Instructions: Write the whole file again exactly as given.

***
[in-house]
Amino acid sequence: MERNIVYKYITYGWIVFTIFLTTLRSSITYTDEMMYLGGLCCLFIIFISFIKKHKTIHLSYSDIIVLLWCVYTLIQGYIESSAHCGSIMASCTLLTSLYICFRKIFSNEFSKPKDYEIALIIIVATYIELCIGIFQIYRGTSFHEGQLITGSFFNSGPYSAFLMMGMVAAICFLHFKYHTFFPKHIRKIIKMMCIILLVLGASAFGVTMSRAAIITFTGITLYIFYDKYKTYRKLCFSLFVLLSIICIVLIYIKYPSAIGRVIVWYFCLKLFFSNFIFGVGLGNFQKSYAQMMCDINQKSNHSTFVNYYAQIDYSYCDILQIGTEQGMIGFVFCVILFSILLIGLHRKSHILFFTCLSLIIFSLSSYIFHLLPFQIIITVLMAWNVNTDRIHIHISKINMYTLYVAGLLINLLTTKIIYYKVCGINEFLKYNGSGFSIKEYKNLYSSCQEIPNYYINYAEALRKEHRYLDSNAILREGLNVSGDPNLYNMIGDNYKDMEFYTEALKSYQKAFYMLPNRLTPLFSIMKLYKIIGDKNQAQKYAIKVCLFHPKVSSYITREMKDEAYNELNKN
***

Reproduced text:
[in-house]
Amino acid sequence: MERNIVYKYITYGWIVFTIFLTTLRSSITYTDEMMYLGGLCCLFIIFISFIKKHKTIHLSYSDIIVLLWCVYTLIQGYIESSAHCGSIMASCTLLTSLYICFRKIFSNEFSKPKDYEIALIIIVATYIELCIGIFQIYRGTSFHEGQLITGSFFNSGPYSAFLMMGMVAAICFLHFKYHTFFPKHIRKIIKMMCIILLVLGASAFGVTMSRAAIITFTGITLYIFYDKYKTYRKLCFSLFVLLSIICIVLIYIKYPSAIGRVIVWYFCLKLFFSNFIFGVGLGNFQKSYAQMMCDINQKSNHSTFVNYYAQIDYSYCDILQIGTEQGMIGFVFCVILFSILLIGLHRKSHILFFTCLSLIIFSLSSYIFHLLPFQIIITVLMAWNVNTDRIHIHISKINMYTLYVAGLLINLLTTKIIYYKVCGINEFLKYNGSGFSIKEYKNLYSSCQEIPNYYINYAEALRKEHRYLDSNAILREGLNVSGDPNLYNMIGDNYKDMEFYTEALKSYQKAFYMLPNRLTPLFSIMKLYKIIGDKNQAQKYAIKVCLFHPKVSSYITREMKDEAYNELNKN